After a discussion fraught with obvious frustration, the East Bethel City Council voted unanimously Aug. 21 to postpone its vote to set the city’s 2014 levy and budget.
The frustration stemmed from the fact that the council will have no choice but to dramatically raise city taxes for 2014 in order to make the city’s first debt payments on the municipal utilities project.
Without the debt service payments, the city’s total levy for 2014 would actually have reflected a 0.3 percent decrease at $4,440,742. However, the bond payments that are coming due in 2014 will necessitate a levy increase of up to 17.5 percent over 2013, or $5,230,742.
Councilmember Heidi Moegerle said she wanted the city to at least take a look at whether that preliminary levy could be set lower if the city made further budget cuts of 3 and 7 percent across the board to everything except salaries, police and engineering. She said people are going to be “shell-shocked” and she’d rather do any budget cutting now than wait until later.
The city will have to vote on a final budget and levy in December, and that levy can be less, but not more, than the preliminary one to be adopted by Sept. 15.
Councilmember Robert DeRoche said that the city has already cut all that it can from its budget.
“We’re down three staff from when we [councilmembers] came on board [in 2011],” DeRoche said.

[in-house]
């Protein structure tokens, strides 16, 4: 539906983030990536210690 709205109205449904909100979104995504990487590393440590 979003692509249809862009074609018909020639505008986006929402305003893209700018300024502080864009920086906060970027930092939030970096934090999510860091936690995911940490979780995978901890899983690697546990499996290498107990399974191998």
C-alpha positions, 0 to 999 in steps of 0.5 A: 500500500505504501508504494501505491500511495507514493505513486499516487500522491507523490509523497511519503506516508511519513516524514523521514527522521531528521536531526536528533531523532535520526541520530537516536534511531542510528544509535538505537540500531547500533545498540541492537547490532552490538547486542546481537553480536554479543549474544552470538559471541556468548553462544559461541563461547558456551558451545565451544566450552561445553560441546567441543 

He said he’d rather set the preliminary budget in preparation for the worst-case scenario and the council has from September to December to make any possible cuts.
City Administrator Jack Davis said there are still opportunities for the city to possibly reduce the levy increase. Those opportunities could include the refinancing the city’s 2010 A and B bonds, confirming connections to the utility system in 2014 and help subsidizing the deficit by transferring general fund balances.
Since the city must submit its preliminary 2014 levy and budget to the county by Sept. 15, the council will have to vote on those at either at its regular Sept. 4 meeting or schedule a special meeting.
The council will hold a special meeting Oct. 10 to explain the final budget and levy to city residents, and will also discuss the issue at the annual town hall meeting Nov. 21